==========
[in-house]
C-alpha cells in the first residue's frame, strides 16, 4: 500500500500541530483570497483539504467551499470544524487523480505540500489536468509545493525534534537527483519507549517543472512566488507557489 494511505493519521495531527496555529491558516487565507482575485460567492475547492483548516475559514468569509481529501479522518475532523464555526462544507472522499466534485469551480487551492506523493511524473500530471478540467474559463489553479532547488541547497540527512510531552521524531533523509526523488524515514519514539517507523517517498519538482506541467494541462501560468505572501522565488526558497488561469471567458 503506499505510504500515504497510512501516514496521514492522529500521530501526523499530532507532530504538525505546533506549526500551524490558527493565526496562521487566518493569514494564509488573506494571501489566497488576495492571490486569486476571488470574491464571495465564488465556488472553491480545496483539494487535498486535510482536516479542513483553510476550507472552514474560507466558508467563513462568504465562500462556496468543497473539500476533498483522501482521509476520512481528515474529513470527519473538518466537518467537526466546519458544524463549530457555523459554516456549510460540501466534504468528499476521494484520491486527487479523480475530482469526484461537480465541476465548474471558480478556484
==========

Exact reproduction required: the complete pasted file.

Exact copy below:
[in-house]
C-alpha cells in the first residue's frame, strides 16, 4: 500500500500541530483570497483539504467551499470544524487523480505540500489536468509545493525534534537527483519507549517543472512566488507557489 494511505493519521495531527496555529491558516487565507482575485460567492475547492483548516475559514468569509481529501479522518475532523464555526462544507472522499466534485469551480487551492506523493511524473500530471478540467474559463489553479532547488541547497540527512510531552521524531533523509526523488524515514519514539517507523517517498519538482506541467494541462501560468505572501522565488526558497488561469471567458 503506499505510504500515504497510512501516514496521514492522529500521530501526523499530532507532530504538525505546533506549526500551524490558527493565526496562521487566518493569514494564509488573506494571501489566497488576495492571490486569486476571488470574491464571495465564488465556488472553491480545496483539494487535498486535510482536516479542513483553510476550507472552514474560507466558508467563513462568504465562500462556496468543497473539500476533498483522501482521509476520512481528515474529513470527519473538518466537518467537526466546519458544524463549530457555523459554516456549510460540501466534504468528499476521494484520491486527487479523480475530482469526484461537480465541476465548474471558480478556484